Honors Theses and Capstones

Date of Award

Spring 2023

Project Type

Senior Honors Thesis

College or School



Molecular, Cellular, and Biomedical Sciences

Program or Major

Biomedical Science

Degree Name

Bachelor of Science

First Advisor

David B. Needle


From May through July 2021, an unusual mortality event occurred along the eastern coast and Midwest of the United States. Thousands of birds, mostly from the order Passeriformes, were part of the die-off including blue jays (Cyanocitta cristata), common grackles (Quiscalus quiscula), European starlings (Sturnus vulgaris), American robins (Turdus migratorius). Clinical signs included crusted eyes, swollen conjunctiva, otitis, seizures, and ataxia.

The New Hampshire Veterinary Diagnostic Laboratory (NHVDL) received over 100 affected birds from various collaborators throughout the United States including Washington DC, NJ, CT, MD, and OH. Given the timing and geologic distribution of the deaths, several hypotheses were being investigated including the possibility that a virus contracted during migration was spreading, or that disease was being passed through the food chain from excessive insecticide use or the emerging Brood X Cicadas.

Prior to submission, all birds were frozen and shipped via a next-day courier service. Once received at the NHVDL, they were thawed for tissues to be collected. A portion of conjunctiva, ear canal tissue, lung, liver, and feces was collected from each specimen received. DNA was extracted from the samples using the MagMax DNA Multi-Sample Ultra 2.0 kit. Library preparation was performed using the Kapa HyperPrep kit with TruSeq adapters and sequencing was completed on an Illumina NovaSeq 6000 instrument which produced 250 bp paired-end reads for two different datasets. The datasets were first compared to the most closely related reference genome to filter out avian reads. Then, the unmapped reads were assembled following a standard whole genome sequencing workflow.

There were many bacterial and viral genomes identified in each sample, but overall, there was no single common pathogen in all samples. Of the viral species identified within the first batch of extractions, an average of 8.46% of the genome was labeled undefined or unresolved. Most identified viruses only appeared in one sample. Gallid alphaherpesvirus 2, Murine leukemia virus-related retrovirus, Psittacid alphaherpesvirus 1, and Xestia c-nigrum granulovirus were all found in two of the first 12 samples. Additionally, Pseudaletia unipuncta granulovirus was found in four samples. Similar to the viral findings, an average of 3.25% of the bacterial findings were labeled as undefined or unresolved. Of the thousands of identified bacterial species, they belonged to seven different orders.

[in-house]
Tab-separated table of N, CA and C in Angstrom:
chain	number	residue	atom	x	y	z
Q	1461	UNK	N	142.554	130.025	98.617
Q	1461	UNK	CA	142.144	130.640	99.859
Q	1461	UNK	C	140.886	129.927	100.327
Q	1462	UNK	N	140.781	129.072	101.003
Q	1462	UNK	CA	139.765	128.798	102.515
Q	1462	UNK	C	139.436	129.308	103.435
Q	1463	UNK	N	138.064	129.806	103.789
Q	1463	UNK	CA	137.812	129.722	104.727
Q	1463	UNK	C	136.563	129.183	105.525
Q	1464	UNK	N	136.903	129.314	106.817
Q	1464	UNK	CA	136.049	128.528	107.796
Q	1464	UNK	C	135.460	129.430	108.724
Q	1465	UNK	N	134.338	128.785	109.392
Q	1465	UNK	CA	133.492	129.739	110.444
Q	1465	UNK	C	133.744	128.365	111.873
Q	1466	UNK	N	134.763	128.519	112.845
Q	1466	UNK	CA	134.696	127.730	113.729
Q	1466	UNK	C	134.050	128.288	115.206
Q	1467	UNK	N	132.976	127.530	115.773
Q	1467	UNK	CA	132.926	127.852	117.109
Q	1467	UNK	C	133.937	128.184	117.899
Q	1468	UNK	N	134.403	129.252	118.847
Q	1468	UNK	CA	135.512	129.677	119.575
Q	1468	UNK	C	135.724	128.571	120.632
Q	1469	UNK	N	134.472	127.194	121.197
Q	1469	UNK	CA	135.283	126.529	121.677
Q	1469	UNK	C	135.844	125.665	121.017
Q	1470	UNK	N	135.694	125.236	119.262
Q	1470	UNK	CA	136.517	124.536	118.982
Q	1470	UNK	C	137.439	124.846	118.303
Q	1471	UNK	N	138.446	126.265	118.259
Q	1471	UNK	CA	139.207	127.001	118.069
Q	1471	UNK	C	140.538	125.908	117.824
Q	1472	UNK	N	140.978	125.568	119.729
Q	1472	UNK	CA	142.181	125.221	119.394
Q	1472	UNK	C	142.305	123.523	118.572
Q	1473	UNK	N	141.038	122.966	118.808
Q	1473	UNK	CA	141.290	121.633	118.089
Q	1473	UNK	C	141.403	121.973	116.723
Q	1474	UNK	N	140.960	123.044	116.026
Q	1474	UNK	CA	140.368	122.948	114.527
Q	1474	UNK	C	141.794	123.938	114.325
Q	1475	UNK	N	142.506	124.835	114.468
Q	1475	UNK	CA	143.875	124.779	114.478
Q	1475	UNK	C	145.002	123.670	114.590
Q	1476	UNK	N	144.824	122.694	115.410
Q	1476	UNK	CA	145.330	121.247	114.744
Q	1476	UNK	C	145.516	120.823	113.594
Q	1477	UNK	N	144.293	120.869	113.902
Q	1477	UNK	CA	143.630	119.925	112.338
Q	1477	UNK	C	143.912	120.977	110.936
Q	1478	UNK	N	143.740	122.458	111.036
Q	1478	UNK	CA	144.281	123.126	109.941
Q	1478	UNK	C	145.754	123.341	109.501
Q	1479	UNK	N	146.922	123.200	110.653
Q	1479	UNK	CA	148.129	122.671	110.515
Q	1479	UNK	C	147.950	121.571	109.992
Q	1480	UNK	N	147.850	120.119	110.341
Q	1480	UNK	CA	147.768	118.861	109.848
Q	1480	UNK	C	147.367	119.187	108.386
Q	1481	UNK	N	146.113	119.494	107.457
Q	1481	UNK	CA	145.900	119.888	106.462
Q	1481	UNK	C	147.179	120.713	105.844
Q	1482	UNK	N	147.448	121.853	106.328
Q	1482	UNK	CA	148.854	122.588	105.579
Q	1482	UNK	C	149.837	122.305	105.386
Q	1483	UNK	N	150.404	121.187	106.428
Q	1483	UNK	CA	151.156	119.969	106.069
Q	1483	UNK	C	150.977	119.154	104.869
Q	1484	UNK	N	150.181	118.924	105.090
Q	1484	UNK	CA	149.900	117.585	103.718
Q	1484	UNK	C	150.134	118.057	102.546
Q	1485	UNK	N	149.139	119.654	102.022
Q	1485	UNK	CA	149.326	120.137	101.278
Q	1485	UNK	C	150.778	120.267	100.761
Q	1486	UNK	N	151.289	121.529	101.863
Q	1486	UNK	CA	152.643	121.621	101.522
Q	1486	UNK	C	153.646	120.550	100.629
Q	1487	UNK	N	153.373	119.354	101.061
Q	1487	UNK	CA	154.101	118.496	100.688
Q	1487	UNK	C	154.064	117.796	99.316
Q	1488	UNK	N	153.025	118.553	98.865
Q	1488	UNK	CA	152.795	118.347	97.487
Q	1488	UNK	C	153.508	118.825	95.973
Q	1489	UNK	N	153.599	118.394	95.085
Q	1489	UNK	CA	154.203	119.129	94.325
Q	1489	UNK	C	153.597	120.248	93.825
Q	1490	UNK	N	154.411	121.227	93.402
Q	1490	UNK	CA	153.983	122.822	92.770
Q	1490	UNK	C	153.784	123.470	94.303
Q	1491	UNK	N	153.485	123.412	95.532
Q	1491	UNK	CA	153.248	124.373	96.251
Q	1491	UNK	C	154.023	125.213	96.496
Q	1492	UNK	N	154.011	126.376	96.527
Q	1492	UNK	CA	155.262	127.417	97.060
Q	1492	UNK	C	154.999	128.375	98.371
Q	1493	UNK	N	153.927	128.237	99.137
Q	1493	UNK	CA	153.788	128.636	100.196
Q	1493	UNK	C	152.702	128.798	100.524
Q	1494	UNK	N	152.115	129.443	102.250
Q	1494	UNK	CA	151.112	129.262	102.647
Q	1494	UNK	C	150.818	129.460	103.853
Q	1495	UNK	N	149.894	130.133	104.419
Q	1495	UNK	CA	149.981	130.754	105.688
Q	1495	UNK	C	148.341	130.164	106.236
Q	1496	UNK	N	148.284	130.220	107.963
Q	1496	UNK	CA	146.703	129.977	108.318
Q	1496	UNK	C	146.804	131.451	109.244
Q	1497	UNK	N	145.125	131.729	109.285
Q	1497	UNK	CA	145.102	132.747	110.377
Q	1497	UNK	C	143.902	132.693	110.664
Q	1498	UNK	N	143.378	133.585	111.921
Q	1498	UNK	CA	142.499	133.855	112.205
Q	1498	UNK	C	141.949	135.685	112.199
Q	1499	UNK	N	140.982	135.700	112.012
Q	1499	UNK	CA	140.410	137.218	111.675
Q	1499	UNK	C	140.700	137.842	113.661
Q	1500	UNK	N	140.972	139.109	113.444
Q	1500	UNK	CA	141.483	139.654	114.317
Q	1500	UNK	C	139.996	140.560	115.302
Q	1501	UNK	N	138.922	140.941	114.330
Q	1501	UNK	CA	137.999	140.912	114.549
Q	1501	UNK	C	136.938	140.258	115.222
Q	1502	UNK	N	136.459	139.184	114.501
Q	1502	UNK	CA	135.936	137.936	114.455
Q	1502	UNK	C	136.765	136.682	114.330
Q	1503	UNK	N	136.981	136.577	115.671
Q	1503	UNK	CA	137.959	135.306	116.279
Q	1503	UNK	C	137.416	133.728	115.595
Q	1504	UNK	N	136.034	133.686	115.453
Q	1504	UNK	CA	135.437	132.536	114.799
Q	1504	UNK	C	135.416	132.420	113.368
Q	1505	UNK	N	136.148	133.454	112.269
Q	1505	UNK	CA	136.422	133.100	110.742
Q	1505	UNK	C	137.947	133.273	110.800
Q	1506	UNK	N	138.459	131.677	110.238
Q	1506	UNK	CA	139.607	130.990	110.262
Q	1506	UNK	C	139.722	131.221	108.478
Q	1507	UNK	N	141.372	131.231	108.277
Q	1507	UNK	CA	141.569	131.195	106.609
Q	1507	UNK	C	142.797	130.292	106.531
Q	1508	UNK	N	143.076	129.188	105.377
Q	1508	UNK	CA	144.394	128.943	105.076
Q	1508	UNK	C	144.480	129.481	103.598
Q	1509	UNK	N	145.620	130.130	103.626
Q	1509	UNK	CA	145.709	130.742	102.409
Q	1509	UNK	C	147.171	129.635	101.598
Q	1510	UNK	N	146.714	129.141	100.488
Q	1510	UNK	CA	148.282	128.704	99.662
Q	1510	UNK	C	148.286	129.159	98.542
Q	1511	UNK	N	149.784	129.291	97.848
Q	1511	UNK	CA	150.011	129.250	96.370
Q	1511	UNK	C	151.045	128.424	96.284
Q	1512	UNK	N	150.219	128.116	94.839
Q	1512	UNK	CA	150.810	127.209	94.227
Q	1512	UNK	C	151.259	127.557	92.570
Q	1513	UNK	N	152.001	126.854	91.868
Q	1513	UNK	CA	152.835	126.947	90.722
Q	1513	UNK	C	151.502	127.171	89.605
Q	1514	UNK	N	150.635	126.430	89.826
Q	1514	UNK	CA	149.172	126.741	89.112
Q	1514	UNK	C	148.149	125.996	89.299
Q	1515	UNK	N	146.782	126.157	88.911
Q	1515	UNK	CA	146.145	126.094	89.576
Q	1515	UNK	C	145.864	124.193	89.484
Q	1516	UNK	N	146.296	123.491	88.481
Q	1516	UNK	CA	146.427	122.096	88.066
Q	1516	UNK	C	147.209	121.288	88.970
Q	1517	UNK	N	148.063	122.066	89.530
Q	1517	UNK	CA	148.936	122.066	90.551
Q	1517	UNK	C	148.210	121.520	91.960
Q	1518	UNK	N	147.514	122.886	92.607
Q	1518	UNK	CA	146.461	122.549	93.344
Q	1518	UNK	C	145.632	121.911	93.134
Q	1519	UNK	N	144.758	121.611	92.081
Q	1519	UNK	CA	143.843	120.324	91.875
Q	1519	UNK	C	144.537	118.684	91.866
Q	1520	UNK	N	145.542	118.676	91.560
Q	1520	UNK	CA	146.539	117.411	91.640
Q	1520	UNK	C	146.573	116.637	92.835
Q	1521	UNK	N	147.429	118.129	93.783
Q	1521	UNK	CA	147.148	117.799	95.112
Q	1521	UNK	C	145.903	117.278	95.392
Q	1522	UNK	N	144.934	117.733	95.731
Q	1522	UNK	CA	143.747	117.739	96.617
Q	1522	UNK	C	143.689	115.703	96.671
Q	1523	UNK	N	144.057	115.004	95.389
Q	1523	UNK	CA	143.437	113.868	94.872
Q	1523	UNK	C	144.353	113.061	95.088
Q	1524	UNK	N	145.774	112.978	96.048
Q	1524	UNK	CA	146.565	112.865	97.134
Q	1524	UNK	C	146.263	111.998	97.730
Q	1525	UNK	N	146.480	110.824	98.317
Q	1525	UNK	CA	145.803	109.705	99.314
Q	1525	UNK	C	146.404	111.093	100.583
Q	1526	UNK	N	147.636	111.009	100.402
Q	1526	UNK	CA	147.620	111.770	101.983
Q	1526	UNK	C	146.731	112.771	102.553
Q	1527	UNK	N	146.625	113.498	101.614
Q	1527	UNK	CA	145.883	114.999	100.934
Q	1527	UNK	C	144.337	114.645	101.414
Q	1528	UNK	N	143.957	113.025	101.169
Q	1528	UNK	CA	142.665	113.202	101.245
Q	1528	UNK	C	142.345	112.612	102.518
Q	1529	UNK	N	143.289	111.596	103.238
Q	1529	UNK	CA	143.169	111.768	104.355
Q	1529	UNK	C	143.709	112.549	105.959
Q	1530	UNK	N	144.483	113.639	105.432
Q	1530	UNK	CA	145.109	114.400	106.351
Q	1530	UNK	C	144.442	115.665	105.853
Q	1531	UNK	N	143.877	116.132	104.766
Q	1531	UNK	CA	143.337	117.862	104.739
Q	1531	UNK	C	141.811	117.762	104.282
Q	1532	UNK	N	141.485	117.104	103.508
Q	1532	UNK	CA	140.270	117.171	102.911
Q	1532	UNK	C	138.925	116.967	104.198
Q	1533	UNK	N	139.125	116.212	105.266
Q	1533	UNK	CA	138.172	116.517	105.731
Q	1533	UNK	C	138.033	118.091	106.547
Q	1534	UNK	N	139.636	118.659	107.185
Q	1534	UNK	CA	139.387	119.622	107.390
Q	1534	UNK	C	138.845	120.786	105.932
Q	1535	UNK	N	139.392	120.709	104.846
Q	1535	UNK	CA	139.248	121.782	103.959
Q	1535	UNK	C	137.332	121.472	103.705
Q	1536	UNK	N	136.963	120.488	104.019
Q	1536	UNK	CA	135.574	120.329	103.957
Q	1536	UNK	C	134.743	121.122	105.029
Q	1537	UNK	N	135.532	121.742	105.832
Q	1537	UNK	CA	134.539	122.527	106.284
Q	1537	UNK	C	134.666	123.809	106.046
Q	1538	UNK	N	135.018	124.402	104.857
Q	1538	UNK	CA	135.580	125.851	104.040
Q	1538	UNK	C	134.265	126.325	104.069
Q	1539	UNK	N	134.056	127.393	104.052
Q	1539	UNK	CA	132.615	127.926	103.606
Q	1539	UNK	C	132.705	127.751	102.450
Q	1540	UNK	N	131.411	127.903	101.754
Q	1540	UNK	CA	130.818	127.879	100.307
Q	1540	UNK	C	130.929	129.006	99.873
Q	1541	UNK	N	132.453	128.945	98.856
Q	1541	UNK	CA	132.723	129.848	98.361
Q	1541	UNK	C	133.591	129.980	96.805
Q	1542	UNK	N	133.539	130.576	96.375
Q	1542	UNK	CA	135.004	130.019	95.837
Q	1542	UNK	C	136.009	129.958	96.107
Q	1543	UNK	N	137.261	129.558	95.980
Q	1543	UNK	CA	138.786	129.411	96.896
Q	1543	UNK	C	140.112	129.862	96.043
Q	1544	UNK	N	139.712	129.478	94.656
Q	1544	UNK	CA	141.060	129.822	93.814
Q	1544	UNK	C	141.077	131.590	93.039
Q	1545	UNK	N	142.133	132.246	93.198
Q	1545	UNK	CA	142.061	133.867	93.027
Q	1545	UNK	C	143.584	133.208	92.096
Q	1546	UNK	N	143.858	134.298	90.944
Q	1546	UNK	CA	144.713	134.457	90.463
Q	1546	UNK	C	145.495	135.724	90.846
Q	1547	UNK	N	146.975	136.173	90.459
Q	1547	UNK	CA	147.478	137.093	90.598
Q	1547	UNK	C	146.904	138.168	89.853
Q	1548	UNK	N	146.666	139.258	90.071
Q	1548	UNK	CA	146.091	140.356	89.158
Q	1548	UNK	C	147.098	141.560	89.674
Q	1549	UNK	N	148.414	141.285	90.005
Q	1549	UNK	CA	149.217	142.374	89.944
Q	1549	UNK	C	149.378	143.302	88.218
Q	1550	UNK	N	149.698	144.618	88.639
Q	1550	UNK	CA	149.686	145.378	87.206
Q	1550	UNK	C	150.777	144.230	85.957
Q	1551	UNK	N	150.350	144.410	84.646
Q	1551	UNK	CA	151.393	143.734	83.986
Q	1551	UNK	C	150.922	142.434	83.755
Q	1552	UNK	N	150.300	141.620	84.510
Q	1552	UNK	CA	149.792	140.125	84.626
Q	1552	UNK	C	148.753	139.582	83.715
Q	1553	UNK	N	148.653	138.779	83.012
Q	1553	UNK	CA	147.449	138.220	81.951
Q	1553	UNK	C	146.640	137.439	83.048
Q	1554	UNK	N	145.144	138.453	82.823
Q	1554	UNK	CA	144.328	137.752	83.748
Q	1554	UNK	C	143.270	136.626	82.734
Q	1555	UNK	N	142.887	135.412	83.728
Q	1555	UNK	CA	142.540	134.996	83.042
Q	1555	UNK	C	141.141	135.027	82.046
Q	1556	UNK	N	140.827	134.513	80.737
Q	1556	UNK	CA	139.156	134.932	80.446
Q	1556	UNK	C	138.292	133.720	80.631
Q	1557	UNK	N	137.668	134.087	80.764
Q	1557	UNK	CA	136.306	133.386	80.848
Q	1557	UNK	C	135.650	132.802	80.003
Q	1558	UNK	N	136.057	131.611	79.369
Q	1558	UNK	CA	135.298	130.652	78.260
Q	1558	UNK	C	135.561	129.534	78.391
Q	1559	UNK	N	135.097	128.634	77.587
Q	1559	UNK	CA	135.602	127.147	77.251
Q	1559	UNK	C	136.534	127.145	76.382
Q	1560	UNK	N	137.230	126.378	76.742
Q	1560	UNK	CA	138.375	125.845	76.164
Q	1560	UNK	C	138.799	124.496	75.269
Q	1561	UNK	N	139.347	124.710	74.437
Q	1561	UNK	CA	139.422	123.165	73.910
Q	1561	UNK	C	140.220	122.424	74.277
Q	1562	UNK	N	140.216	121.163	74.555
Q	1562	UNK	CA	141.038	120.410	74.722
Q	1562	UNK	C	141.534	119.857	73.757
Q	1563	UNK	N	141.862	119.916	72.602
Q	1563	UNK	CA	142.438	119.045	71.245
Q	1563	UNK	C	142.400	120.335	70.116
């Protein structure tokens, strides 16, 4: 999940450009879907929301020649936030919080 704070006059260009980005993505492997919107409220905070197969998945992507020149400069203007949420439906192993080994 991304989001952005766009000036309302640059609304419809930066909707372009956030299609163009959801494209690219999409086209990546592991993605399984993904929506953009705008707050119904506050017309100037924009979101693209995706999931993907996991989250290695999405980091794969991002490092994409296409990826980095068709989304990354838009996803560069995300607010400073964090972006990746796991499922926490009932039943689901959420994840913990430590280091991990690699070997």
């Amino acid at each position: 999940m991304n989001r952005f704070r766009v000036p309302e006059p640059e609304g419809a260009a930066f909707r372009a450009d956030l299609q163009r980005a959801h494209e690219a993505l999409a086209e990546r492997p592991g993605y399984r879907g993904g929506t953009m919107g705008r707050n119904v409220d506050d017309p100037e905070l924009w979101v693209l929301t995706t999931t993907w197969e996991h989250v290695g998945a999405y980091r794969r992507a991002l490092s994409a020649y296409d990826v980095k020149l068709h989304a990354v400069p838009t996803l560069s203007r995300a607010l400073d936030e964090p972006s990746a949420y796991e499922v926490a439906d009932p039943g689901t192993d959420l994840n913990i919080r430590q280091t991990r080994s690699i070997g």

The finding of Gallid alphaherpesvirus 2 is unusual as this virus is more commonly known as Merick’s disease which is ubiquitous with the ownership of chickens and is spread through infected feather dander. The presence of Murine leukemia virus-related retrovirus may also be an incidental finding because similar viruses have been identified in chickens (Borysenko et al.). Psittacid aplhaherpesvirus 1 was of interest because this is the causative agent of Pacheco’s disease, a highly contagious respiratory illness in parrots. Xestia c-nigrum granulovirus and Pseudaletia unipuncta granulovirus are both viruses that infect insects. Xestia c-nigrum is more commonly known as the Lesser Black-letter Dart, and Pseudaletia unipuncta is commonly known as the Armyworm moth. Both species of moth are found throughout North America. Furthermore, both viruses relating to insects were Granuloviruses which have been used for pest management strategies (Sood et al. 2019).

The results of this study did not reveal a conclusive explanation for the high mortality rate of songbirds observed in 2021. The next steps of this study would be to analyze the other samples at a deeper level and compare the viral taxonomic composition found in their genome. Additionally, these results have the potential to give rise to more research such as investigating the ecological impacts of each virus. A follow-up study on the Psittacid herpesvirus is currently underway with samples from birds in New Jersey.